An old castle with a fine nineteenth century garden. The multiplex sundial, carved by Charles I's master mason, survives from the 1630s. It was made at a time of great interest in astronomy and when sundials were the only accurate way of telling the time. Drummond castle is set on a ridge. Terraces step down the hill to the south and a large parterre takes the form of Scotland's flag, the St Andrew's cross, centred on the old sundial (layout visible on the satellite image on the map below). The design was carried out by Lewis Kennedy, though the terracing may have been influenced by Charles Barry. Today, the planting is simpler but the garden retains the atmosphere of the Country Life black and white photographs of British gardens. There are no ladies in flowing white dresses, except in a painting of Queen Victoria's 1842 visit, but the peacocks continue to give an aristocratic air to the scenery.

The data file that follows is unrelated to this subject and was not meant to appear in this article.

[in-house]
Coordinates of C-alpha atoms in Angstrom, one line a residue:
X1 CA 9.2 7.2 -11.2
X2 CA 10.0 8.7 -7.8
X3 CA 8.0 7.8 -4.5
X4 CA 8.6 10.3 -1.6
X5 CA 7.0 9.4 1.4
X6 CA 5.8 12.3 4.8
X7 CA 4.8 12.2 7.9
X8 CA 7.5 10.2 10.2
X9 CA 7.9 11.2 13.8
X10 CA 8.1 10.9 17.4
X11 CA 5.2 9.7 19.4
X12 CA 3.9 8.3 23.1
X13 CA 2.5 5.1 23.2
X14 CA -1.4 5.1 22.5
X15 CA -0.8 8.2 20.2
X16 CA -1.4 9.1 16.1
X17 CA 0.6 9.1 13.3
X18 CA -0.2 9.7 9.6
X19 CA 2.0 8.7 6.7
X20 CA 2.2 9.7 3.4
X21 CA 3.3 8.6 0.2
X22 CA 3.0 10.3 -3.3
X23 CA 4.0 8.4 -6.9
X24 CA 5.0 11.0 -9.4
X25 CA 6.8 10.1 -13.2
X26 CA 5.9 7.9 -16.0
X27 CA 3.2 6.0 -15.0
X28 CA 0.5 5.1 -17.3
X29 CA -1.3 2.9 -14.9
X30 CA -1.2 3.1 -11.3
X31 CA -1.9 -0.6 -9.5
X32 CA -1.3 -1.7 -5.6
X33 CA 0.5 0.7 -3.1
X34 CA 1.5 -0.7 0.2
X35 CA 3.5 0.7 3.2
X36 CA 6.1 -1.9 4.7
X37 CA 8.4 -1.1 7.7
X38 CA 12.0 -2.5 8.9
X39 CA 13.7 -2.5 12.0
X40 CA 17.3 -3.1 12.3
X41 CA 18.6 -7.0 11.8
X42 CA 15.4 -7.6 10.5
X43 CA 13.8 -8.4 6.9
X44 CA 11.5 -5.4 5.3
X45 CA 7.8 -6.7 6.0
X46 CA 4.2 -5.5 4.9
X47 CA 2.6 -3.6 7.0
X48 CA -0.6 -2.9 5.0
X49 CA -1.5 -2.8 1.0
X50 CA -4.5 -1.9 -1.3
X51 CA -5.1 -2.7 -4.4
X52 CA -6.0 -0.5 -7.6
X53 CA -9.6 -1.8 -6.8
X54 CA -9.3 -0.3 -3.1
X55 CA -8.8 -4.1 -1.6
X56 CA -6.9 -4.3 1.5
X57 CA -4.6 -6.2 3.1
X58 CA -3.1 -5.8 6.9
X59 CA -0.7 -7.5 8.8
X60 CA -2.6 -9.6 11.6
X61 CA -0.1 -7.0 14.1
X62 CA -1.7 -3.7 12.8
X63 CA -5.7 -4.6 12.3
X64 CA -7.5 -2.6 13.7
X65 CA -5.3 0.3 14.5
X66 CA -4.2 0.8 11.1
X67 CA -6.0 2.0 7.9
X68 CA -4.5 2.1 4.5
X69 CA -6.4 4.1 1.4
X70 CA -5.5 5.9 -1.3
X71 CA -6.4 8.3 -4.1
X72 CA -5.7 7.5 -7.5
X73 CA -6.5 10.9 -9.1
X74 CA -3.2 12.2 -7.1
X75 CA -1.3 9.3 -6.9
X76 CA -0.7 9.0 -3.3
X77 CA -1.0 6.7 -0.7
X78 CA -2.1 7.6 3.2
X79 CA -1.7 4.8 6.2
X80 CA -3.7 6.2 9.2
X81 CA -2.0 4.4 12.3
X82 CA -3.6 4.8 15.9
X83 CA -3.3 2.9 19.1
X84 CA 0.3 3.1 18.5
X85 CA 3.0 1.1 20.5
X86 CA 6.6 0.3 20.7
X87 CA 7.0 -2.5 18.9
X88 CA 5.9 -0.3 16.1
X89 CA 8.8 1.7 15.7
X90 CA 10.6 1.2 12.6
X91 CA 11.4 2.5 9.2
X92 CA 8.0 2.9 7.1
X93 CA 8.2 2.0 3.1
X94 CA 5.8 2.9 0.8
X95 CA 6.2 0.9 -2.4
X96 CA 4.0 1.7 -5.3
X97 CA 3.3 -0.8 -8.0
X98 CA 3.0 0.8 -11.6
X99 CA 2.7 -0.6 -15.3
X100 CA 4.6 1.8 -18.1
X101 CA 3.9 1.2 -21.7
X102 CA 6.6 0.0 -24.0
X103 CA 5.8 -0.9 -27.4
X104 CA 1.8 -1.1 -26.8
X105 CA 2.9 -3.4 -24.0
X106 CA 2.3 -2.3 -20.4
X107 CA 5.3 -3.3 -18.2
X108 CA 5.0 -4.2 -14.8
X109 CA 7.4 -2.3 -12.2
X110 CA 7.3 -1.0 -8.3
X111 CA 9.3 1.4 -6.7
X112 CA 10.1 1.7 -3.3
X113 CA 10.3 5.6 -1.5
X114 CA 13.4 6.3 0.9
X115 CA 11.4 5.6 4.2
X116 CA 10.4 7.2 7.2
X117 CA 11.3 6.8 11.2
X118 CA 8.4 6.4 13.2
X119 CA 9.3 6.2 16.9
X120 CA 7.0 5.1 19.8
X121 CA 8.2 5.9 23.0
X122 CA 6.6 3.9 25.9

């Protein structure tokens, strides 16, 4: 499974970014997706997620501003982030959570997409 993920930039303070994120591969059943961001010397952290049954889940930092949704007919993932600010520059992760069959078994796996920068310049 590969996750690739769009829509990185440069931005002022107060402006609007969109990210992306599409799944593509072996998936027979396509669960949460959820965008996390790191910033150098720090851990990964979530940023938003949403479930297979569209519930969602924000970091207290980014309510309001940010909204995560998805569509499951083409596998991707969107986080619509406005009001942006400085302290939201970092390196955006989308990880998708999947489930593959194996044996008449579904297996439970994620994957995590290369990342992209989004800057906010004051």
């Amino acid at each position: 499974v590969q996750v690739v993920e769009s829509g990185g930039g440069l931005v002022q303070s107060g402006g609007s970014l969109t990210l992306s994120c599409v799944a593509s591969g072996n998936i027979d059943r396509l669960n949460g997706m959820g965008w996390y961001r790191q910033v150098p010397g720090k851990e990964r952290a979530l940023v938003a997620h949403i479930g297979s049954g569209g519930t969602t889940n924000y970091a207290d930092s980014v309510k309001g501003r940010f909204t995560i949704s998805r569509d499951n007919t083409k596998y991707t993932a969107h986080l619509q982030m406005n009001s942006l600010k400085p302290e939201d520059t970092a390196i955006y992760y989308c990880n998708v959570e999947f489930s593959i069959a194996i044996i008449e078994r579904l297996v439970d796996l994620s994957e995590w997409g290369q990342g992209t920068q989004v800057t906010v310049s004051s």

This is an amazing formal garden in the heart of the country. Stand at the main entrance to the garden and you almost get a birds-eye-view of the whole place. One of our younger visitors asked "Is this Alice in Wonderland's Garden?". Visit us and see if you agree with her.
The garden has its origins in the 1600s and over the centuries it has seen many changes. Queen Victoria visited in 1842 and planted copper beech tree to commemorate her stay.
Colourful Acers. Finely clipped Taxus species, Antirrhinums in the summer and roses galore.
Muthill, nr Crieff, Perth and Kinross, Scotland, PH7 4HZ
May to October. Daily. Also open Easter weekend. Open 1pm to 6pm.
Adult £5.00 Superadult £4.00 Child £2 (Additional children free)